Here’s what librarians need to know to work with—not against—the online information-seeking behavior of youth and achieve the best results.
EBSCO has rolled out Research Starters, a new feature for EBSCO Discovery Service (EDS) that presents student researchers with short, citable summaries on frequently searched topics. Drawn from sources such as Salem Press, Encyclopedia Britannica, and American National Biography, more than 62,000 of these 500- to 1,500-word summaries are accessible, offering students an authoritative overview of their chosen subject, as well as links to other research starter summaries, or peer reviewed research where they can delve deeper into a topic.
The Wikipedia Library is an open research hub started in 2010 when Credo Reference donated 500 free research accounts to Wikipedia’s most active editors. Partnerships with HighBeam, Questia, JSTOR, and the Cochrane Library followed. Now, the Wikipedia Library is developing into a portal to connect editors with libraries, open access resources, paywalled databases, digital reference tools, and research experts. Two of the project’s leaders discuss the potential for collaboration between libraries and Wikipedia, as well as the new Visiting Scholars pilot program.
Looking for new, timely online resources for your K–12 students? Gary Price, an industry analyst librarian and editor of LJ’s INFOdocket, has selected the following recent posts for school librarians. Topics range from current and past presidential debates to German Jewish history. Price is also co-founder and editor of FullTextReports.com.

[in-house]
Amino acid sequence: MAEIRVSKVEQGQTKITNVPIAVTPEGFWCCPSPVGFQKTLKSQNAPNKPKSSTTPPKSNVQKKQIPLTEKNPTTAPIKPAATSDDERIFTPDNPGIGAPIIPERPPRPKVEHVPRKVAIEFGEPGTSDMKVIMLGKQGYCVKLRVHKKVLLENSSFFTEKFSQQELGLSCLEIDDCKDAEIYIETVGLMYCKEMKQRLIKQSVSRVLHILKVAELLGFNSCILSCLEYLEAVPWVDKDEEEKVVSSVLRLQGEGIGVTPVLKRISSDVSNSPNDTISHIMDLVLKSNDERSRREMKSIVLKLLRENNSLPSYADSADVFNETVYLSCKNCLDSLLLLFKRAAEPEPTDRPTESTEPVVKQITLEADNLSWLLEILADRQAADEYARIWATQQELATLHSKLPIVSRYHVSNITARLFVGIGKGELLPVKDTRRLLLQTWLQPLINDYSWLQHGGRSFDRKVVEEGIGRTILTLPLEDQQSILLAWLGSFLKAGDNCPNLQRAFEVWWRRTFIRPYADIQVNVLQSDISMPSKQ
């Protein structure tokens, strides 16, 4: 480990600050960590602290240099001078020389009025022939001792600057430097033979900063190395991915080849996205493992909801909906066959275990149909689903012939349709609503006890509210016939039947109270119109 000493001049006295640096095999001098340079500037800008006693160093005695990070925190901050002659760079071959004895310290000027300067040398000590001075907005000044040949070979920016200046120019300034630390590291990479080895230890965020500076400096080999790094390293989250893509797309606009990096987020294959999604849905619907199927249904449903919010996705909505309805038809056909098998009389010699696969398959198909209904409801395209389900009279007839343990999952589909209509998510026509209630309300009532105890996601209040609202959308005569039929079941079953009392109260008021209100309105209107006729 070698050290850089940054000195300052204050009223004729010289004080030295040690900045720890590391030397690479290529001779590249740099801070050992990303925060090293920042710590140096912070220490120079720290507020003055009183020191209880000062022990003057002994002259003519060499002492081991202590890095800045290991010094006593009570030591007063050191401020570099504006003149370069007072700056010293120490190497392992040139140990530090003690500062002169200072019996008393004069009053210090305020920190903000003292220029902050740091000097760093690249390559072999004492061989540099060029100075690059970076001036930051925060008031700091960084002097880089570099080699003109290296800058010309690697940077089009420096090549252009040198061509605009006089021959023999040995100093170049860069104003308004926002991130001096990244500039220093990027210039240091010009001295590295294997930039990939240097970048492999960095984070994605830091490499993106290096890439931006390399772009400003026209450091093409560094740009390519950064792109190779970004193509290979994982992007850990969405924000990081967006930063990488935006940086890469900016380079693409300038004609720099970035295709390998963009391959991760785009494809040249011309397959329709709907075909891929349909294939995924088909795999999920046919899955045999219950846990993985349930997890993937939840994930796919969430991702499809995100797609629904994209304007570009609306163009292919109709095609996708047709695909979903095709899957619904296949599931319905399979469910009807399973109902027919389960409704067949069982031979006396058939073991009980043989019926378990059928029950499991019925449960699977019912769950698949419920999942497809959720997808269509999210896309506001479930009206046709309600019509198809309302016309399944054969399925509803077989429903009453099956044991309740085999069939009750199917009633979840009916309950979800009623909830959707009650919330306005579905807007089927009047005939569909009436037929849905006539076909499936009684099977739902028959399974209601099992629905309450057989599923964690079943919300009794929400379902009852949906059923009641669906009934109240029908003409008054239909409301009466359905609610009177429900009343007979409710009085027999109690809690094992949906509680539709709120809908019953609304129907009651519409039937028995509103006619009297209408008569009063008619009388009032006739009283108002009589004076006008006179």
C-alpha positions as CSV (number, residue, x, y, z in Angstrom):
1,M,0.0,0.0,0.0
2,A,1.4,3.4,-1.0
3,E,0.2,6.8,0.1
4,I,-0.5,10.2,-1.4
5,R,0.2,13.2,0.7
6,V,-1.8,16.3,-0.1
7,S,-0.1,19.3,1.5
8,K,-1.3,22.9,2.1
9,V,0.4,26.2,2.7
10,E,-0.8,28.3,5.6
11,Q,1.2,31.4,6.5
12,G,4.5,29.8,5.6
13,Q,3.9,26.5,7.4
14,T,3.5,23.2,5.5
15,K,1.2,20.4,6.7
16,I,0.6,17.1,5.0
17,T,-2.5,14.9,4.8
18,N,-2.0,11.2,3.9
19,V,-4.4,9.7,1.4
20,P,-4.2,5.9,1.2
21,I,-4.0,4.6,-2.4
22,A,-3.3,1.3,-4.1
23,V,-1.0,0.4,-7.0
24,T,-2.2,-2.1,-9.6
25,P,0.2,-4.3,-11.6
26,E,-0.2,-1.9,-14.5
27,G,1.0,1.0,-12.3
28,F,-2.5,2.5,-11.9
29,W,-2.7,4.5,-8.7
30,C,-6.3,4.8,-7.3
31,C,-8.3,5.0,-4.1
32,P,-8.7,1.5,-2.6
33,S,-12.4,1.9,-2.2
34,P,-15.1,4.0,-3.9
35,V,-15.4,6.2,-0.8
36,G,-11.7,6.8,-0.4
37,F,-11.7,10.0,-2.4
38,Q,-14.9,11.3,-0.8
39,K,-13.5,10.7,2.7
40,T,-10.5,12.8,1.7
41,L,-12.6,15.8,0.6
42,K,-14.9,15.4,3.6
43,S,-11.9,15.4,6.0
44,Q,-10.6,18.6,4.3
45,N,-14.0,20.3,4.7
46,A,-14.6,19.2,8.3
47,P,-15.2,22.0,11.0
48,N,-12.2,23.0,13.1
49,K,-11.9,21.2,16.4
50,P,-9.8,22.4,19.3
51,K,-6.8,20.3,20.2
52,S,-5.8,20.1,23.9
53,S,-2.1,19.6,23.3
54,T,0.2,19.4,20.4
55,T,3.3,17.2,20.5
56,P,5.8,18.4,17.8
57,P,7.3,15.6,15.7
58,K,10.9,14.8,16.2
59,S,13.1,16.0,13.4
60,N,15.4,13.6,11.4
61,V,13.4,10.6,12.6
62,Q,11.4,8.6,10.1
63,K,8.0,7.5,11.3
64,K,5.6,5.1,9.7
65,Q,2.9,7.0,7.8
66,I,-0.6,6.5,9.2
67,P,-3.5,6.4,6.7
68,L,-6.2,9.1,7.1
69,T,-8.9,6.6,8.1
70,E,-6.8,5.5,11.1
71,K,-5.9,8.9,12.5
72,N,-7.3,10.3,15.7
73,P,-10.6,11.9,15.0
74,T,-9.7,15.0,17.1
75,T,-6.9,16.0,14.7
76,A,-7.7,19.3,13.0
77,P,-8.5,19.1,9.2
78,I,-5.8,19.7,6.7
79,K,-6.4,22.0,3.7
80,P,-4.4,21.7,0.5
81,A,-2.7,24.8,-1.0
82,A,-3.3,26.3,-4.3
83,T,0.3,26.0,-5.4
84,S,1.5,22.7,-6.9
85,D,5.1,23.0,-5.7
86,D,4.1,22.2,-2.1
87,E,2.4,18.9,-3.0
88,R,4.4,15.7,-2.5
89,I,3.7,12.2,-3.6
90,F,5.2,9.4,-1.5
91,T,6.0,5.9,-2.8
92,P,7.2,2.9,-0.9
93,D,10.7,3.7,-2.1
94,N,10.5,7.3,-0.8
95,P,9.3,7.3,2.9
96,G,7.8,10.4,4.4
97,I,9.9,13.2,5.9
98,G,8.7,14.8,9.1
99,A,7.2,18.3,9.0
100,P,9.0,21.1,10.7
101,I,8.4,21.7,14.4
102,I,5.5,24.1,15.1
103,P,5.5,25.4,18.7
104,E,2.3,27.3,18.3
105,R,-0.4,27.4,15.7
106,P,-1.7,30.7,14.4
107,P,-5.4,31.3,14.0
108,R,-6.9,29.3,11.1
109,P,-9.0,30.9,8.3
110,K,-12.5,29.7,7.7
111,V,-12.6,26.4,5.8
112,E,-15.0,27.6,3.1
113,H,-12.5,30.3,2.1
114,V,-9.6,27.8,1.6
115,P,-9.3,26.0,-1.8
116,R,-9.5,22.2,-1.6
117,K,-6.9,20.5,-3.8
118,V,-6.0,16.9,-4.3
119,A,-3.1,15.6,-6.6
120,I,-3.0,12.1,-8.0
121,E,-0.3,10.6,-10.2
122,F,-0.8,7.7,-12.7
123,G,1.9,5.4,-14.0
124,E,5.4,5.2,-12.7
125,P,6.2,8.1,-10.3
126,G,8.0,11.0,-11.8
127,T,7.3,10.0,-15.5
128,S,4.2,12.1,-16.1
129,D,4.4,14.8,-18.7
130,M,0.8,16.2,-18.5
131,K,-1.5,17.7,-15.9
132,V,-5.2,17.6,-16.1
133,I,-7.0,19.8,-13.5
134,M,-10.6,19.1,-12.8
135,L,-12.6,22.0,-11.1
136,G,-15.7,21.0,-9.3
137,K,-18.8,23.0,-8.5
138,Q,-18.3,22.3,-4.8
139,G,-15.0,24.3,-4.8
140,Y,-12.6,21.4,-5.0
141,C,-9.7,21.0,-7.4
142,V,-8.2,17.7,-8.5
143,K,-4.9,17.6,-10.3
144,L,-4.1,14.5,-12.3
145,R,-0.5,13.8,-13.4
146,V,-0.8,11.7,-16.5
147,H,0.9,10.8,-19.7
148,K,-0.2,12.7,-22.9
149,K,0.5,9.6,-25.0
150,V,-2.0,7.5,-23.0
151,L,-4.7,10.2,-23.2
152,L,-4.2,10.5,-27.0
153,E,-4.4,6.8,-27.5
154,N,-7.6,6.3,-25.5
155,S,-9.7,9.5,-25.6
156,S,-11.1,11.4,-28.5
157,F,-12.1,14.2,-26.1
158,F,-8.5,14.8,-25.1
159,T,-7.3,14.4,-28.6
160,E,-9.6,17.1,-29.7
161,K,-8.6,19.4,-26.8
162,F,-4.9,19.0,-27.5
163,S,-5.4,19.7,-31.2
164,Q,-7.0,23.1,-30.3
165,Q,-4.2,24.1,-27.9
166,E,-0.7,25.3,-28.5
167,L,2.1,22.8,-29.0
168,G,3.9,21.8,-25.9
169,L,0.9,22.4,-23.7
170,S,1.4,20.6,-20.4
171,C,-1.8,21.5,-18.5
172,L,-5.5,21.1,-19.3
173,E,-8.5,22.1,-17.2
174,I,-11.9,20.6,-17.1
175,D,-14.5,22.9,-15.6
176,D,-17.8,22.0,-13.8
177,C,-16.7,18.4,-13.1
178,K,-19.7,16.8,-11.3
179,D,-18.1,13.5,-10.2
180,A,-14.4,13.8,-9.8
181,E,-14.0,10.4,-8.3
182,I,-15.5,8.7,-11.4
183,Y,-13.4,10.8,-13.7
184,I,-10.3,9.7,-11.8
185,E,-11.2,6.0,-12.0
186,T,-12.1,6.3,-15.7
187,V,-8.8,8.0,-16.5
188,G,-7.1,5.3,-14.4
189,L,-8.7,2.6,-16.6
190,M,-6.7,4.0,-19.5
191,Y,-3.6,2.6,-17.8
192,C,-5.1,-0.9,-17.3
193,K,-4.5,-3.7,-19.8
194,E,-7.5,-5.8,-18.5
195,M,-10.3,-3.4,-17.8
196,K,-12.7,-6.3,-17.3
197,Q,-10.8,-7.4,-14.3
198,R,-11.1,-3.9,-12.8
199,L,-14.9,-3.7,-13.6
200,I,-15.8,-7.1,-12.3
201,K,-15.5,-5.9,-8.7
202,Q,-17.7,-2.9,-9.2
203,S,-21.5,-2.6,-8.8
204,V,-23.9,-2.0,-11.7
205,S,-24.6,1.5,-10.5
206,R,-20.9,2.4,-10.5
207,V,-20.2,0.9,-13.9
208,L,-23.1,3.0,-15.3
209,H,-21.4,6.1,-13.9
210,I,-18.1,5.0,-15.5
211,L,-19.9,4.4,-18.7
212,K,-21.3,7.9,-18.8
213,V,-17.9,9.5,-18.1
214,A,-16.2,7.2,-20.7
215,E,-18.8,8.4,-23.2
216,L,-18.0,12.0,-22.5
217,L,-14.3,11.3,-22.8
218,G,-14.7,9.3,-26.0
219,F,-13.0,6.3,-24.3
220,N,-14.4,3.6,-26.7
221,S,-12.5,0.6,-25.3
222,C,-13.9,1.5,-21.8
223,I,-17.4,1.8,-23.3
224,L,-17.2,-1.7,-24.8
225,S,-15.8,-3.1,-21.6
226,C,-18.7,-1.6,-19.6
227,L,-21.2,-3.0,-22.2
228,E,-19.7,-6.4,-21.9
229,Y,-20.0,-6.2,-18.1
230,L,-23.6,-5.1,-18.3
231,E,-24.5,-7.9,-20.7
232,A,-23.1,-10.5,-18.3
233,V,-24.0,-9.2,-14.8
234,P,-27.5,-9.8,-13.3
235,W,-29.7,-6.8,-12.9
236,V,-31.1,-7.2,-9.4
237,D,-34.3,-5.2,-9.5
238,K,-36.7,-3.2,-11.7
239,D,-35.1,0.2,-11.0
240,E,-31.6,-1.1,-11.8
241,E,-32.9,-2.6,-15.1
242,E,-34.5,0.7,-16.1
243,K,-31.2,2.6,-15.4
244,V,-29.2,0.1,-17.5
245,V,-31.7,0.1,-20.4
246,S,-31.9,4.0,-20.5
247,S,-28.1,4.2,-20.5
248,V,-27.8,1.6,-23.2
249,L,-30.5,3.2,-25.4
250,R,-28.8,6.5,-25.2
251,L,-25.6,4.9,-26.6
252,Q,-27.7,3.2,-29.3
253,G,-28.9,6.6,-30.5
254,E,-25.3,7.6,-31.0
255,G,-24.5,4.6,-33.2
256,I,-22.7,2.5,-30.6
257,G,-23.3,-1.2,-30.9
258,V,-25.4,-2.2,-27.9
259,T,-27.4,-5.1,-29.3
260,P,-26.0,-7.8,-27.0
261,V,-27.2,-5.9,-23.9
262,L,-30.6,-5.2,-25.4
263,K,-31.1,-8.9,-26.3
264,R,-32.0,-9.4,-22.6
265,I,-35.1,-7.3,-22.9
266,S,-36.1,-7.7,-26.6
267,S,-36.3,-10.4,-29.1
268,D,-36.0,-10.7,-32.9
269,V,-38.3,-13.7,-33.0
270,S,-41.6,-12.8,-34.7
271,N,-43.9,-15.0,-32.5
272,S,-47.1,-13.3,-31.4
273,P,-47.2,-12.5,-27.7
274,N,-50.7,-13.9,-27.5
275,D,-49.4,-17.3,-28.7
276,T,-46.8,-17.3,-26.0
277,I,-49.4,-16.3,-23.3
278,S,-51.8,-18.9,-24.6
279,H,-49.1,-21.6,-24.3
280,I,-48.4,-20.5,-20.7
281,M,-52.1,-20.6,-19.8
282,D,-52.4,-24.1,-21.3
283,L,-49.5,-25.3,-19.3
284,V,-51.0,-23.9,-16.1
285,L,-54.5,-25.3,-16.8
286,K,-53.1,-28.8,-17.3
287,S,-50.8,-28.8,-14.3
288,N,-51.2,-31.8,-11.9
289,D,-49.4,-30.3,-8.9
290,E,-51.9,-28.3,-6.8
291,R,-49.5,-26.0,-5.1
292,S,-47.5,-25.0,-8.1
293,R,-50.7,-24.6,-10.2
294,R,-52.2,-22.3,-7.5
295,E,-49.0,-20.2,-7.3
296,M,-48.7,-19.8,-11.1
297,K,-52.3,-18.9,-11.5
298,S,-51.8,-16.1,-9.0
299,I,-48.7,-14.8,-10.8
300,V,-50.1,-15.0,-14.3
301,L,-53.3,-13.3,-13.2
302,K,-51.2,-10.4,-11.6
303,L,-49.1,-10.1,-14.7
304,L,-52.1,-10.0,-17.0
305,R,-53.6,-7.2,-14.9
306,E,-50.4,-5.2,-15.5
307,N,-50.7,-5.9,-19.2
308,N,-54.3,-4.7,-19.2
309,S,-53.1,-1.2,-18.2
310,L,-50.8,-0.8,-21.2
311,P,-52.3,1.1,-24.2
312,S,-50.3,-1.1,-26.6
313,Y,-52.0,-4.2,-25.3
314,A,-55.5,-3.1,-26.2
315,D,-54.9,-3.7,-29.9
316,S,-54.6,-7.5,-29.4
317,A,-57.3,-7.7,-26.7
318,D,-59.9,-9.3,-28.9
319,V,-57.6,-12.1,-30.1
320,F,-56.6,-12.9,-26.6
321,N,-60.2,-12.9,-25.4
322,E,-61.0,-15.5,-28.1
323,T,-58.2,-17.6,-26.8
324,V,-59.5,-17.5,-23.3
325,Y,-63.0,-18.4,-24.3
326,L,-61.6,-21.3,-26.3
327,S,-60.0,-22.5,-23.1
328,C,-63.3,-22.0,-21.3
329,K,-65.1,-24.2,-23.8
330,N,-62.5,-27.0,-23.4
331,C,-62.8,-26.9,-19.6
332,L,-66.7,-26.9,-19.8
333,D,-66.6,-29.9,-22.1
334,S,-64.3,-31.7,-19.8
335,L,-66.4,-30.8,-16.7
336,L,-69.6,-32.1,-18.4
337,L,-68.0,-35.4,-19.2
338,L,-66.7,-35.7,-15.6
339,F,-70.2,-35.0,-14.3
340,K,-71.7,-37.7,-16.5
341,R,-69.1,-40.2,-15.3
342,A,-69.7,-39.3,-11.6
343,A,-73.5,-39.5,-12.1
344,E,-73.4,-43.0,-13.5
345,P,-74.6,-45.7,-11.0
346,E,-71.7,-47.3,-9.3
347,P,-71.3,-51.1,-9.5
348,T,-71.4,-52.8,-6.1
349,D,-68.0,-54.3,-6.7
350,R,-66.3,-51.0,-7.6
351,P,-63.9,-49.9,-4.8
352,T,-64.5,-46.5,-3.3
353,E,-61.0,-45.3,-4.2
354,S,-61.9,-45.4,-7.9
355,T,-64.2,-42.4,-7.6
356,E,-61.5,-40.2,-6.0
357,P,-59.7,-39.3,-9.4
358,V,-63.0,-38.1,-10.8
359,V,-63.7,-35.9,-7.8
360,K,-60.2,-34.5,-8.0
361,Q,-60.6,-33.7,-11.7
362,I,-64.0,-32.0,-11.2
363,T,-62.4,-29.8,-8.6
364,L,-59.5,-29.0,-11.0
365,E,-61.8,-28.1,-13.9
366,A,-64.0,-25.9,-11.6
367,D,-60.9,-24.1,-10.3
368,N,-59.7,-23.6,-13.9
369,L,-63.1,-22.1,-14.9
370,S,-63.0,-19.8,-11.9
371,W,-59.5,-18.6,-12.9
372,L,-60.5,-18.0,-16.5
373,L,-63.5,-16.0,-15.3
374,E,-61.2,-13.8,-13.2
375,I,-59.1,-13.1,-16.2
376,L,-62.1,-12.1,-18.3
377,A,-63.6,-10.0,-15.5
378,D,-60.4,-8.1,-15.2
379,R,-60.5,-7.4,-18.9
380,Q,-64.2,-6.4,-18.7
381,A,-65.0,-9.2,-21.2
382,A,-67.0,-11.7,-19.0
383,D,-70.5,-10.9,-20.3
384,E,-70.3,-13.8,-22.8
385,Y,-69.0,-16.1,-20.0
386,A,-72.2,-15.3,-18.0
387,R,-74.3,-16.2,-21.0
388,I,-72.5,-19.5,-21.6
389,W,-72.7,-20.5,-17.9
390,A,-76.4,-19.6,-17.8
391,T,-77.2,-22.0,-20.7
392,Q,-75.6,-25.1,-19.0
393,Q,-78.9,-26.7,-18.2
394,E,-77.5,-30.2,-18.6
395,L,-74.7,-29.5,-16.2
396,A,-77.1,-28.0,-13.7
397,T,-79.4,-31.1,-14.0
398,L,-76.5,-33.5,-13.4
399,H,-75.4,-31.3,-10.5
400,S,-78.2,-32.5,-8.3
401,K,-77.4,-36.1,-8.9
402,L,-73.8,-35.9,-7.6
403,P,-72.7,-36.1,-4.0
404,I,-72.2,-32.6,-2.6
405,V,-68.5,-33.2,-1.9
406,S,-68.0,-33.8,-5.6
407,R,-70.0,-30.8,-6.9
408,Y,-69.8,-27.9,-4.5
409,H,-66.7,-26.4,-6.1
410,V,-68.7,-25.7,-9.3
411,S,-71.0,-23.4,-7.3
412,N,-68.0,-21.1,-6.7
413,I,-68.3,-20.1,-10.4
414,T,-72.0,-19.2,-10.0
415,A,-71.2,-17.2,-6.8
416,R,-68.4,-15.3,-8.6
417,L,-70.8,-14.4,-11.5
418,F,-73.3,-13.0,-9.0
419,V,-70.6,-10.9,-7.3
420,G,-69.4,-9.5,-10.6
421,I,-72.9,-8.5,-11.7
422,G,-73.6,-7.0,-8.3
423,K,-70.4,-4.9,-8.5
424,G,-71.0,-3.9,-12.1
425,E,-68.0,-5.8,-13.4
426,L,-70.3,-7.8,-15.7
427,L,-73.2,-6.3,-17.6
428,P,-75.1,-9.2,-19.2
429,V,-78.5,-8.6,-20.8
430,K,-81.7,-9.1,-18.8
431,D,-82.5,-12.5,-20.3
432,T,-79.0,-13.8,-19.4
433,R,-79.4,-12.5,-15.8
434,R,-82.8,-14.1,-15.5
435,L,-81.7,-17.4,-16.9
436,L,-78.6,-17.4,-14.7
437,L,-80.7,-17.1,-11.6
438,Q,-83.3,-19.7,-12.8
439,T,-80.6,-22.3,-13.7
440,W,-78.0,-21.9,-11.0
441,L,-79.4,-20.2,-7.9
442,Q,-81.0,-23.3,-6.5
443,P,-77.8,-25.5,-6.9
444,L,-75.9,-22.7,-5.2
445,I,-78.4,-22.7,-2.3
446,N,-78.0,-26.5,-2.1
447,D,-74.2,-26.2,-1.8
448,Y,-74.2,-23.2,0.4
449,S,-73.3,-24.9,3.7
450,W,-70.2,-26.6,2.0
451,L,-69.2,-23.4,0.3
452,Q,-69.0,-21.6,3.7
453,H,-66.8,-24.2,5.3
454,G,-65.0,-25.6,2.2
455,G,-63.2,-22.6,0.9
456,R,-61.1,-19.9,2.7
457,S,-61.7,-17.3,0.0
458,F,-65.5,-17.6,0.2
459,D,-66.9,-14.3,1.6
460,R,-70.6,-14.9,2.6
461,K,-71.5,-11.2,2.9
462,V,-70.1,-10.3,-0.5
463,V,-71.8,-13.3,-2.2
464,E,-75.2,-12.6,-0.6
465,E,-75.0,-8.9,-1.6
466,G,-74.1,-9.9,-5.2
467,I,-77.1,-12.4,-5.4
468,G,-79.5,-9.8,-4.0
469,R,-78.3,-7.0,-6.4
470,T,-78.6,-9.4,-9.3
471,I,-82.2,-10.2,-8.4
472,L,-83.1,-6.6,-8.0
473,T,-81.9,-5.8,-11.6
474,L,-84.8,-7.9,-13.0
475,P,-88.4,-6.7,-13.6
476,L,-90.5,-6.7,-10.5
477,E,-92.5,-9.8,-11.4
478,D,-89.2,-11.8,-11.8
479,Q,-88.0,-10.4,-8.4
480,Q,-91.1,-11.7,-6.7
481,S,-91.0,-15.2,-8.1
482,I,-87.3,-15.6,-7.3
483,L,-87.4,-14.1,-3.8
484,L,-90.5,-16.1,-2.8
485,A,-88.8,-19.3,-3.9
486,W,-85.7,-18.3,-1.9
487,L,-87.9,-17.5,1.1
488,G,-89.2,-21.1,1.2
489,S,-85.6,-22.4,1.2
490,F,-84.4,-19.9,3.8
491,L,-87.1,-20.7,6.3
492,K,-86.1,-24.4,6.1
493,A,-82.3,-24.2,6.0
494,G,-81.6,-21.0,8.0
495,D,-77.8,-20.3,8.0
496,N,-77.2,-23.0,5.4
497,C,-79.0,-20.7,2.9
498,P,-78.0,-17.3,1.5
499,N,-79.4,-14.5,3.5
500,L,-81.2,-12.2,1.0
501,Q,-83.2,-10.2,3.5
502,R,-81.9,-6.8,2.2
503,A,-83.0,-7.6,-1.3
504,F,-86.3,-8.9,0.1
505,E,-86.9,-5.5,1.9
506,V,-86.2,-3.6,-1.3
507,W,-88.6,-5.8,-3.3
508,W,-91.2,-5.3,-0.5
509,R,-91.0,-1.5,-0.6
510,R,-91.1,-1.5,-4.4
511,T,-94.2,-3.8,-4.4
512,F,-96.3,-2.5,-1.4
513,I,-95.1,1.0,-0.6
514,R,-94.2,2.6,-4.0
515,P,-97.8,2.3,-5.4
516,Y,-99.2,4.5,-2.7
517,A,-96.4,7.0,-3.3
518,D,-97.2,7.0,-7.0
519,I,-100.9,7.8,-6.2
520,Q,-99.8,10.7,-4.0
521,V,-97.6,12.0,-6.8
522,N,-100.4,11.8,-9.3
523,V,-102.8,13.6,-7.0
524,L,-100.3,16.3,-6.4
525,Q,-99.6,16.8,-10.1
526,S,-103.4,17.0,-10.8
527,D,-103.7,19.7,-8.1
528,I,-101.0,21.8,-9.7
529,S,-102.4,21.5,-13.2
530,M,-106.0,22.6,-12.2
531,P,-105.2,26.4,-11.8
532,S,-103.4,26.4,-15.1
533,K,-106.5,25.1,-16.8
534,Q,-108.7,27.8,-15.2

Thousands of websites, from major sites like the social news website Reddit, the Internet Archive’s main site, and the English-language version of Wikipedia, to small personal WordPress blogs, have “gone dark” today as part of a coordinated protest against the controversial Stop Online Piracy Act (SOPA), currently in committee in the House, and the Preventing Real Online Threats to Economic Creativity and Theft of Intellectual Property Act (PIPA), scheduled for a Senate vote on January 24. Among the sites taking part are those of Digital Public Library of America and the Syracuse University iSchool, as well as several popular blogs in the library world.
Wikipedia is turning off its lights beginning 8 am tomorrow to protest the Stop Online Piracy Act (SOPA) and the Protect IP Act (PIPA), a move that’s inspired school librarians to turn the blackout into a teaching opportunity.